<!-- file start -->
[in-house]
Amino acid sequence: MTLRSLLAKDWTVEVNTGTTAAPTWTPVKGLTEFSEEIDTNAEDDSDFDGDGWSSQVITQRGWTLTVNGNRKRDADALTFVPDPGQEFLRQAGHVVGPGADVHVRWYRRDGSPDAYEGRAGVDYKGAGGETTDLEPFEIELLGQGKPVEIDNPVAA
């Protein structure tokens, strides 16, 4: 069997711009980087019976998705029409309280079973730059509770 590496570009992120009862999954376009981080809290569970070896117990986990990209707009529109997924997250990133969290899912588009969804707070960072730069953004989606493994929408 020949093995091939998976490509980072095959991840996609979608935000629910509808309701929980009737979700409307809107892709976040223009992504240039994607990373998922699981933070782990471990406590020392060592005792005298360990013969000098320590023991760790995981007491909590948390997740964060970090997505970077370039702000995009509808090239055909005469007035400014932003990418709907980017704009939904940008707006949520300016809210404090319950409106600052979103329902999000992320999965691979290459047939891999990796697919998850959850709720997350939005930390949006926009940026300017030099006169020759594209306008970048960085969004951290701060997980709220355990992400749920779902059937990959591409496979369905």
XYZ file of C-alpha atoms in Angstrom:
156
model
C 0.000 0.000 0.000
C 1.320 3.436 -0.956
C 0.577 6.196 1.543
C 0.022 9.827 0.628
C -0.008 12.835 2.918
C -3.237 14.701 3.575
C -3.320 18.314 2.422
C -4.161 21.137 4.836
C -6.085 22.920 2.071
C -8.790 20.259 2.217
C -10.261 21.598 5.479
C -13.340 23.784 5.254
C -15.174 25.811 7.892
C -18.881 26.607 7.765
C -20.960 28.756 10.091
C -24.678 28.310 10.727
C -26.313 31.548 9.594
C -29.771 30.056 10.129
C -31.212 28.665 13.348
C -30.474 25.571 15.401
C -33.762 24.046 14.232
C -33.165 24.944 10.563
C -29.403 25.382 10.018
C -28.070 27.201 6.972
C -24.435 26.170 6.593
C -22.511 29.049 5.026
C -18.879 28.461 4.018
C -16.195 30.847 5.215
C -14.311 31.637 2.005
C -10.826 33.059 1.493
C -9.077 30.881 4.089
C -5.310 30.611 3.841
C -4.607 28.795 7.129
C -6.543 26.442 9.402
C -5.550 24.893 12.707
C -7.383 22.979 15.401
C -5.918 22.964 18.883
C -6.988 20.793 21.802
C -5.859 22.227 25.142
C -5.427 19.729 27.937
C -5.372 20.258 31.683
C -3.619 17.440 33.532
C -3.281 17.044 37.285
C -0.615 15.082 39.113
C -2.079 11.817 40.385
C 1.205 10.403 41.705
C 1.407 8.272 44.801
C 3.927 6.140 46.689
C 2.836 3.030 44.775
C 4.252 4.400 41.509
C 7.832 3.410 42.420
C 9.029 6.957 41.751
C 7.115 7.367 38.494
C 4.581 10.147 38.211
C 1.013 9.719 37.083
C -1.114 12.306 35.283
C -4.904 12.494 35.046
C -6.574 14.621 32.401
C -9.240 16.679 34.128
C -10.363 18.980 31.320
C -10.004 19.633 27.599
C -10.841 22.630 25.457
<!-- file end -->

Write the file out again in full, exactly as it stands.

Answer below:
[in-house]
Amino acid sequence: MTLRSLLAKDWTVEVNTGTTAAPTWTPVKGLTEFSEEIDTNAEDDSDFDGDGWSSQVITQRGWTLTVNGNRKRDADALTFVPDPGQEFLRQAGHVVGPGADVHVRWYRRDGSPDAYEGRAGVDYKGAGGETTDLEPFEIELLGQGKPVEIDNPVAA
């Protein structure tokens, strides 16, 4: 069997711009980087019976998705029409309280079973730059509770 590496570009992120009862999954376009981080809290569970070896117990986990990209707009529109997924997250990133969290899912588009969804707070960072730069953004989606493994929408 020949093995091939998976490509980072095959991840996609979608935000629910509808309701929980009737979700409307809107892709976040223009992504240039994607990373998922699981933070782990471990406590020392060592005792005298360990013969000098320590023991760790995981007491909590948390997740964060970090997505970077370039702000995009509808090239055909005469007035400014932003990418709907980017704009939904940008707006949520300016809210404090319950409106600052979103329902999000992320999965691979290459047939891999990796697919998850959850709720997350939005930390949006926009940026300017030099006169020759594209306008970048960085969004951290701060997980709220355990992400749920779902059937990959591409496979369905």
XYZ file of C-alpha atoms in Angstrom:
156
model
C 0.000 0.000 0.000
C 1.320 3.436 -0.956
C 0.577 6.196 1.543
C 0.022 9.827 0.628
C -0.008 12.835 2.918
C -3.237 14.701 3.575
C -3.320 18.314 2.422
C -4.161 21.137 4.836
C -6.085 22.920 2.071
C -8.790 20.259 2.217
C -10.261 21.598 5.479
C -13.340 23.784 5.254
C -15.174 25.811 7.892
C -18.881 26.607 7.765
C -20.960 28.756 10.091
C -24.678 28.310 10.727
C -26.313 31.548 9.594
C -29.771 30.056 10.129
C -31.212 28.665 13.348
C -30.474 25.571 15.401
C -33.762 24.046 14.232
C -33.165 24.944 10.563
C -29.403 25.382 10.018
C -28.070 27.201 6.972
C -24.435 26.170 6.593
C -22.511 29.049 5.026
C -18.879 28.461 4.018
C -16.195 30.847 5.215
C -14.311 31.637 2.005
C -10.826 33.059 1.493
C -9.077 30.881 4.089
C -5.310 30.611 3.841
C -4.607 28.795 7.129
C -6.543 26.442 9.402
C -5.550 24.893 12.707
C -7.383 22.979 15.401
C -5.918 22.964 18.883
C -6.988 20.793 21.802
C -5.859 22.227 25.142
C -5.427 19.729 27.937
C -5.372 20.258 31.683
C -3.619 17.440 33.532
C -3.281 17.044 37.285
C -0.615 15.082 39.113
C -2.079 11.817 40.385
C 1.205 10.403 41.705
C 1.407 8.272 44.801
C 3.927 6.140 46.689
C 2.836 3.030 44.775
C 4.252 4.400 41.509
C 7.832 3.410 42.420
C 9.029 6.957 41.751
C 7.115 7.367 38.494
C 4.581 10.147 38.211
C 1.013 9.719 37.083
C -1.114 12.306 35.283
C -4.904 12.494 35.046
C -6.574 14.621 32.401
C -9.240 16.679 34.128
C -10.363 18.980 31.320
C -10.004 19.633 27.599
C -10.841 22.630 25.457